By Tom Batchelder
We are delighted to be offer this guest post fromTom Batchelder, the founder of Perficency (www.perficency.com), a national sales coaching organization based in San Francisco. Tom coaches progressive business leaders in the areas of sales excellence and life success and is the author of “Barking Up a Dead Horse: Avoiding Wasted Time & Effort in Business to Business Sales. firstname.lastname@example.org
How much time and energy do your top clients require? Pick from your top five clients and think about the time and energy they require on a scale of 10 to 100 percent. When you measure the time they require against the financial impact they have for you and your organization, the numbers may surprise you.
I recently spoke to a client who runs a growing technology firm who analyzed his 100 clients and he determined that the top 15 clients resulted in 87 percent of his total business. And when he thought about it further, he realized those 15 clients were a more reliable source of quality referrals. At the same time, he realized those clients really only took up about 20 percent of his time and attention.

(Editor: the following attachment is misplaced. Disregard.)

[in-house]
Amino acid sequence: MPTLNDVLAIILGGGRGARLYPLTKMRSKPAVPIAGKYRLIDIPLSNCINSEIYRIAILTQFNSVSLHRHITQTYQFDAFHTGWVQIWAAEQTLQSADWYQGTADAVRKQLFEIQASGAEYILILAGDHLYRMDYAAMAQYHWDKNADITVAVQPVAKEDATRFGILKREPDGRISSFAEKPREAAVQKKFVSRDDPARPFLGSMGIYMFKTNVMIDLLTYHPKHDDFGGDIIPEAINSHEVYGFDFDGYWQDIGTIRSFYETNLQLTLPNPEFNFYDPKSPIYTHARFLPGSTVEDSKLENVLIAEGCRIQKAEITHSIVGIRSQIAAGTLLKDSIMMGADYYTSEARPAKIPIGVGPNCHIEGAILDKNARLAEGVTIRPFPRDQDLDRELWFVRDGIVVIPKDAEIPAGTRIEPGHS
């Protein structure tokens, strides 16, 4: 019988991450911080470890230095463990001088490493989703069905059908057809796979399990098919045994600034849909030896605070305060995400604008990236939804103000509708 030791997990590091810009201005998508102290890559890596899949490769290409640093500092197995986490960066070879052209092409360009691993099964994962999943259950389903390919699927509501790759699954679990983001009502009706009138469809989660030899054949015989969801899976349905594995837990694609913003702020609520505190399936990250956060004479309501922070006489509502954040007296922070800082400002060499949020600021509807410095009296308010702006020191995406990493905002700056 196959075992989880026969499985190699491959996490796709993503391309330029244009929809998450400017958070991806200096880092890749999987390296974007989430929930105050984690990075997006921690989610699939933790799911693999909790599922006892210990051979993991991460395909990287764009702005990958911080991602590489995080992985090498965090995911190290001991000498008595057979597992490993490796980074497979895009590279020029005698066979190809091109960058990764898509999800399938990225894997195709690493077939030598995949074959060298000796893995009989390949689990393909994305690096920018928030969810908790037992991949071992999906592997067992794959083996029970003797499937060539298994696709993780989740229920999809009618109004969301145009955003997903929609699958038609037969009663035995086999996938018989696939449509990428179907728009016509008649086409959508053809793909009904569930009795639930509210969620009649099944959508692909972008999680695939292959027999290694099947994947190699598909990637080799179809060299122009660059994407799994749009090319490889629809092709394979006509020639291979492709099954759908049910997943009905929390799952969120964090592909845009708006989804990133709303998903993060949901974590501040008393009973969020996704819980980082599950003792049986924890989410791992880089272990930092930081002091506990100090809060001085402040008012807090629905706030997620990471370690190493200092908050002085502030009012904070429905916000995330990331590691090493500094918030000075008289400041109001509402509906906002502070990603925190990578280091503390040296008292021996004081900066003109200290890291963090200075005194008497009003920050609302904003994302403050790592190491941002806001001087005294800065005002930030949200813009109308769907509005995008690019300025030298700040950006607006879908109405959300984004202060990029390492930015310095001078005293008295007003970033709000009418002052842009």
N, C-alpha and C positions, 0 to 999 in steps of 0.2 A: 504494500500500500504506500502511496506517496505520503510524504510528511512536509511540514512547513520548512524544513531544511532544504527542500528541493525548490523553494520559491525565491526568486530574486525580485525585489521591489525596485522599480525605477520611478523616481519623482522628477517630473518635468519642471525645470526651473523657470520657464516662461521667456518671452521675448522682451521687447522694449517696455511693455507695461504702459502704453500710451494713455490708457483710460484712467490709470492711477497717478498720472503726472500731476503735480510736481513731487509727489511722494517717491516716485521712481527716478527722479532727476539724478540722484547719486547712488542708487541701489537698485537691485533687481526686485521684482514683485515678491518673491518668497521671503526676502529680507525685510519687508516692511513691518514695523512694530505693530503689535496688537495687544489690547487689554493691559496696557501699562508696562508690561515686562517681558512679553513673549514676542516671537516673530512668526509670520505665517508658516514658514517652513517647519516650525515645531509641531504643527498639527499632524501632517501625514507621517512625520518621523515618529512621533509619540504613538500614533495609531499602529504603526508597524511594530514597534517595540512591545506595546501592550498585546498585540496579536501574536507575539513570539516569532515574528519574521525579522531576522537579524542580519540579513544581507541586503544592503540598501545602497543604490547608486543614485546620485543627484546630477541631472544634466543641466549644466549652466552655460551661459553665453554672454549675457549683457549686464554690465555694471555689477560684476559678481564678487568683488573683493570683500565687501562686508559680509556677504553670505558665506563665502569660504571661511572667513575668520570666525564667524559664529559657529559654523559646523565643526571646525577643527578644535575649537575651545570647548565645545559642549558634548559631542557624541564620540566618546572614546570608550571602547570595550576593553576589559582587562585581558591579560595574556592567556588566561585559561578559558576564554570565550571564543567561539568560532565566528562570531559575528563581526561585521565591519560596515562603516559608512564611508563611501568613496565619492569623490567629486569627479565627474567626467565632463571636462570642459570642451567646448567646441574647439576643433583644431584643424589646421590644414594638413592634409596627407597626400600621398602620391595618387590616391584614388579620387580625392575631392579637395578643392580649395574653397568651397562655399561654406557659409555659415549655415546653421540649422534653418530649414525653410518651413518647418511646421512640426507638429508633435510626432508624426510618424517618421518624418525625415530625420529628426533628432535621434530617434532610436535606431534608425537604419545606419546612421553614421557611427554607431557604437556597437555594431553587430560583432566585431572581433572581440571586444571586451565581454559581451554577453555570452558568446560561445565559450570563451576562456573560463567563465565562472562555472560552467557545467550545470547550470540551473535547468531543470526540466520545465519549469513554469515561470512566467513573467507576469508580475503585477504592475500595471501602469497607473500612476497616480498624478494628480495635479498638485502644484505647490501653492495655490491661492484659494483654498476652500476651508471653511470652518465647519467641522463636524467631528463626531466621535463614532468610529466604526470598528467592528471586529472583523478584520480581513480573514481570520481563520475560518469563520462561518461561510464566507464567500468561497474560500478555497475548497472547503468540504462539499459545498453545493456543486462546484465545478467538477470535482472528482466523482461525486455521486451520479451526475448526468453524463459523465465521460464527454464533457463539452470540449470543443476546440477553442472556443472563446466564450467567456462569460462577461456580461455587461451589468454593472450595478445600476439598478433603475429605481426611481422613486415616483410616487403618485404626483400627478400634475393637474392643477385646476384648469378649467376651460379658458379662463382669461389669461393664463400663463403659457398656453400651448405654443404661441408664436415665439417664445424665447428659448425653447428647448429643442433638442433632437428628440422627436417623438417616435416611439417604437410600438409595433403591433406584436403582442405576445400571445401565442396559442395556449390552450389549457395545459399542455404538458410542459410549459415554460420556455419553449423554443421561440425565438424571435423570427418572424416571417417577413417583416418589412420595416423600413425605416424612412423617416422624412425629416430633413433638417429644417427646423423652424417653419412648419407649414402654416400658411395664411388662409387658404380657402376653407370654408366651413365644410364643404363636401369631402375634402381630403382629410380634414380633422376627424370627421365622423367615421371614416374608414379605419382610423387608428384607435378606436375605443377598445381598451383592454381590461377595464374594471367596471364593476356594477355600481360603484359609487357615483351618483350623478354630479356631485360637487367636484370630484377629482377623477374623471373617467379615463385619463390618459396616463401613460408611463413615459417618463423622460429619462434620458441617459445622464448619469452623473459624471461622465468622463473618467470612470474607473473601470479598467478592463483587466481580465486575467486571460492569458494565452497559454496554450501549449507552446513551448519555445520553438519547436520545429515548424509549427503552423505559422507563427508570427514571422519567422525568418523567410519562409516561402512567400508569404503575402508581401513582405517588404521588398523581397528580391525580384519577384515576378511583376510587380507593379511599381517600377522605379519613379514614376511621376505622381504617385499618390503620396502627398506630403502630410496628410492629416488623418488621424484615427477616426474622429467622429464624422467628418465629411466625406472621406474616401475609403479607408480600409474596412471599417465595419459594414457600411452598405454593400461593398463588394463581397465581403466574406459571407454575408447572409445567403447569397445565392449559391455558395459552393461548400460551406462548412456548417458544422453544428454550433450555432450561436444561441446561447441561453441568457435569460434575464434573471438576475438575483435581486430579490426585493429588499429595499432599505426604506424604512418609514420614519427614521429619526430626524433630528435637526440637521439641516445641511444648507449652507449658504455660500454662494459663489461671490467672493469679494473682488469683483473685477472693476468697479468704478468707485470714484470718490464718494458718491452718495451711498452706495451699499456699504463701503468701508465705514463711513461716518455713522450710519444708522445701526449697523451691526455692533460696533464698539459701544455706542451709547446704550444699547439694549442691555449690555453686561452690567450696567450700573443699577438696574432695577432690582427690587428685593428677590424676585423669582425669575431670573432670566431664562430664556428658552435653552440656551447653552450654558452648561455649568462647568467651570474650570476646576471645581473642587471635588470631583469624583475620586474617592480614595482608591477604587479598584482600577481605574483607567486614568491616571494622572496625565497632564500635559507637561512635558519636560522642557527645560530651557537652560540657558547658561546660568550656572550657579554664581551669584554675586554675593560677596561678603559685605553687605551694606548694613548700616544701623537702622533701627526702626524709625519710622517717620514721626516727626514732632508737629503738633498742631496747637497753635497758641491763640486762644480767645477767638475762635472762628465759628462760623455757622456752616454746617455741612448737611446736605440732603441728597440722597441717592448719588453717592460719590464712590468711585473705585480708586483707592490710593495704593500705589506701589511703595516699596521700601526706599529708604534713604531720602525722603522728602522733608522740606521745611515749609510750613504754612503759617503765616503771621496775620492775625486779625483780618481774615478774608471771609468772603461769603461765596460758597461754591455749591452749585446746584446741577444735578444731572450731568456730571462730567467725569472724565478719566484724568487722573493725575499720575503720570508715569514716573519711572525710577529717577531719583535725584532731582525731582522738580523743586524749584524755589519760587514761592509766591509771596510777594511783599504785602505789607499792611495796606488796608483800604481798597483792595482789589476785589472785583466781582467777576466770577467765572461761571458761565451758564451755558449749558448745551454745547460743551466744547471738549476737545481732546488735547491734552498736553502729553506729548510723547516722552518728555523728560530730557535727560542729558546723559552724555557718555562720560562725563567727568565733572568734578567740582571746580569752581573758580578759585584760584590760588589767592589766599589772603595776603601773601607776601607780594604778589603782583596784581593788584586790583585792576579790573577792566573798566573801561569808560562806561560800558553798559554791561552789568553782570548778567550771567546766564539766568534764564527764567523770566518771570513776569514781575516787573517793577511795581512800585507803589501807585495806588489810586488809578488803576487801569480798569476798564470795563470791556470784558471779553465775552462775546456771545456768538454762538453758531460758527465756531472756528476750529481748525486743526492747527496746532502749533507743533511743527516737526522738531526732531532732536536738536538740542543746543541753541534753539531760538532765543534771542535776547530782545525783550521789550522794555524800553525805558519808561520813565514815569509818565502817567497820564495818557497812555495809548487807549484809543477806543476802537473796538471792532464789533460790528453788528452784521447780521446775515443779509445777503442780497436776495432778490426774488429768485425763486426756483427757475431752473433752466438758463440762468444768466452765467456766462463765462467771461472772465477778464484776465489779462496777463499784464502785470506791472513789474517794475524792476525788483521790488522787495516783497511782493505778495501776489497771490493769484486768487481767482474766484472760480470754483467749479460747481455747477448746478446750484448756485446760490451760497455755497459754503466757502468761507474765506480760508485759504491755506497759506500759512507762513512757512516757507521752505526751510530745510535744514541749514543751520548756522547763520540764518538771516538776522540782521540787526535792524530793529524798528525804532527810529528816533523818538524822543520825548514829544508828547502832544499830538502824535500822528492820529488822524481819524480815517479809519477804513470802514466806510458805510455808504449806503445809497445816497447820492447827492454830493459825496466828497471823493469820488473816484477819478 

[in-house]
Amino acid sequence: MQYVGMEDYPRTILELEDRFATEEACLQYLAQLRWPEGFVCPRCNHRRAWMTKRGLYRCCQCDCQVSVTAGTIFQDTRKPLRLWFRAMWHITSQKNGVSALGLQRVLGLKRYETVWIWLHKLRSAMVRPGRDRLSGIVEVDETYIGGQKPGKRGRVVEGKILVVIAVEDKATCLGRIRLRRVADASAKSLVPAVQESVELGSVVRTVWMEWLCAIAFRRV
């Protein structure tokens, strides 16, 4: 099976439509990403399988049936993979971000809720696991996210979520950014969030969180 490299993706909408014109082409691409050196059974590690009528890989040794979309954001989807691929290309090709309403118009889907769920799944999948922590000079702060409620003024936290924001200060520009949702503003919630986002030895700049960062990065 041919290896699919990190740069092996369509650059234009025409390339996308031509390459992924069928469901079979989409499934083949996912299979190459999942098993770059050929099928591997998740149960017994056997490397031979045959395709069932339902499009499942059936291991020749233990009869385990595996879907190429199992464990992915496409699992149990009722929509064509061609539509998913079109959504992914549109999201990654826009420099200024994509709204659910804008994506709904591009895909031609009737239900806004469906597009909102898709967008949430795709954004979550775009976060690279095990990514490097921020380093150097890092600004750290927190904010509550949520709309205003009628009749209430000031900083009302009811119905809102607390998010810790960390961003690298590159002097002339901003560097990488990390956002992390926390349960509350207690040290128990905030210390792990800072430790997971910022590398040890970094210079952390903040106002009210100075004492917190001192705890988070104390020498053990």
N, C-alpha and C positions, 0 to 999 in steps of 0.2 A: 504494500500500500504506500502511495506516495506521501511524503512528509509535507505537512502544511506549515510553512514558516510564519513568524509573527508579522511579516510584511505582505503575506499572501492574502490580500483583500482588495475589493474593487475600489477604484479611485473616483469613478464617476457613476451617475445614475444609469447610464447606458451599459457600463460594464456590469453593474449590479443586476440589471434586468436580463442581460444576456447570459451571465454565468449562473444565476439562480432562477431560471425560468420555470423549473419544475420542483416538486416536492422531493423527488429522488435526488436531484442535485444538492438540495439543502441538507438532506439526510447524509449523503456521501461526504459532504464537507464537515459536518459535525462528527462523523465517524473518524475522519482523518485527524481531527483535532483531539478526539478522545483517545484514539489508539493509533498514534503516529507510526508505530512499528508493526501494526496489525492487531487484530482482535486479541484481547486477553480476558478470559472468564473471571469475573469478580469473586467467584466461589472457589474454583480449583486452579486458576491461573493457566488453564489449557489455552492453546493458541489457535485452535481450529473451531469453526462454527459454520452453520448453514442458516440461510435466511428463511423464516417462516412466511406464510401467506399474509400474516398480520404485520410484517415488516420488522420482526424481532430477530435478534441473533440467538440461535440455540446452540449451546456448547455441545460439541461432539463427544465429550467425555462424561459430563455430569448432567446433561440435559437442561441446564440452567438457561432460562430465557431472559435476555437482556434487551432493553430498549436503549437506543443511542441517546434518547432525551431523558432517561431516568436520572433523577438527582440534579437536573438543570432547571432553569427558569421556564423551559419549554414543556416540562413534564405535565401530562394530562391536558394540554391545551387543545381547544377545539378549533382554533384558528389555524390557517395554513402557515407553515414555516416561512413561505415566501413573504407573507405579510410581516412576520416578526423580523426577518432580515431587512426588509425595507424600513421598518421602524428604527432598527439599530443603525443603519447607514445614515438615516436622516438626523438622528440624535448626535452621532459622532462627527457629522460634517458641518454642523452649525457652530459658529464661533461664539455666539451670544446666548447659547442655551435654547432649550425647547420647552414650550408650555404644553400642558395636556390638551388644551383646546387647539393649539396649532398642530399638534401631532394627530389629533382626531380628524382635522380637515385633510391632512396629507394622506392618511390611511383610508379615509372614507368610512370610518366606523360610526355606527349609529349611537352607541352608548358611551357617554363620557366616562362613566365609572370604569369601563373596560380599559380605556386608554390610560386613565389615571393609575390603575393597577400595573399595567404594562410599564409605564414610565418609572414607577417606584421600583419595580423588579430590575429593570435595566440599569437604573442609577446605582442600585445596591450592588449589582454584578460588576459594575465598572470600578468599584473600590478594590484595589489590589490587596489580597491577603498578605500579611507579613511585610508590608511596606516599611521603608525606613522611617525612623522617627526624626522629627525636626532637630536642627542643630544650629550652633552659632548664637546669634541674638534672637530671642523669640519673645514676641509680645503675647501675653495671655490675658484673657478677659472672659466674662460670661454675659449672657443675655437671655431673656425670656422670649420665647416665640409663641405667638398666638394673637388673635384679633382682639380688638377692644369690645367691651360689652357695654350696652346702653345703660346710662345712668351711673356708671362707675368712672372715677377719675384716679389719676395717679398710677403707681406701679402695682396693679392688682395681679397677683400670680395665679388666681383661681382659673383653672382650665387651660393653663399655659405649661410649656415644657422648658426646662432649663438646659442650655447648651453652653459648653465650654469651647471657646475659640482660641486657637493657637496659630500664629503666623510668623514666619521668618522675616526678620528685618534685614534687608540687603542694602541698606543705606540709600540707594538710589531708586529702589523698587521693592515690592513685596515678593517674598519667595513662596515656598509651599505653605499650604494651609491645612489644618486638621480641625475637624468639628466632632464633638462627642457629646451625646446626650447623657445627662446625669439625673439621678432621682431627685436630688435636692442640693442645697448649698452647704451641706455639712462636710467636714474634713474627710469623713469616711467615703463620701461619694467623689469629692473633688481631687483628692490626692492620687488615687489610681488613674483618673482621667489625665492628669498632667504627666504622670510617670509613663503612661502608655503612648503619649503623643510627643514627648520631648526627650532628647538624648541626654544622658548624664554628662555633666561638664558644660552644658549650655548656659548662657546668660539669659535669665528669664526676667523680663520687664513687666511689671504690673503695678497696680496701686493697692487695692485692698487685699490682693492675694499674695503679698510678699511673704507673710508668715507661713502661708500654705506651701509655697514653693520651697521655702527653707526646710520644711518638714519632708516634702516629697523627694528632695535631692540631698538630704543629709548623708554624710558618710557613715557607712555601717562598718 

Those are powerful numbers. What are yours? Ask yourself if you’re focusing your energy and attention on the activities that are most effective in building your business? Get really clear about the kinds of people you want to spend your time with and the kinds of business you want to work on. Ask yourself what you are tolerating, dealing with, really not enjoying in your client relationships.
As humans we are very uncomfortable not giving people what they want when they want it, even if doesn’t make sense. We are often terrified to tell even the most unreasonable prospects and clients no, not to mention fire them. As good people who pride ourselves on high levels of responsive client service and a customer is always right attitude. Sometimes we can take that too far, and it’s just bad business.
Look at your book of business and consider where you’re spending your time, energy and attention. Challenge yourself to make some more hard and smart decisions about whom and how you work with your clients. Be more specific about what kinds of new prospects you’re looking for more of and how you can leverage your best client relationships to find more business opportunities.
You attract what you more specifically define. You get more of what you tolerate.
The same 80/20 rule applies for the more mundane parts of your business as well. If you find you are spending too much time managing staff, dealing with routine bookkeeping, or cleaning the office, then it’s time to rethink your priorities. Focus on what matters, and get someone else to deal with the routine stuff that doesn’t directly help you build your business.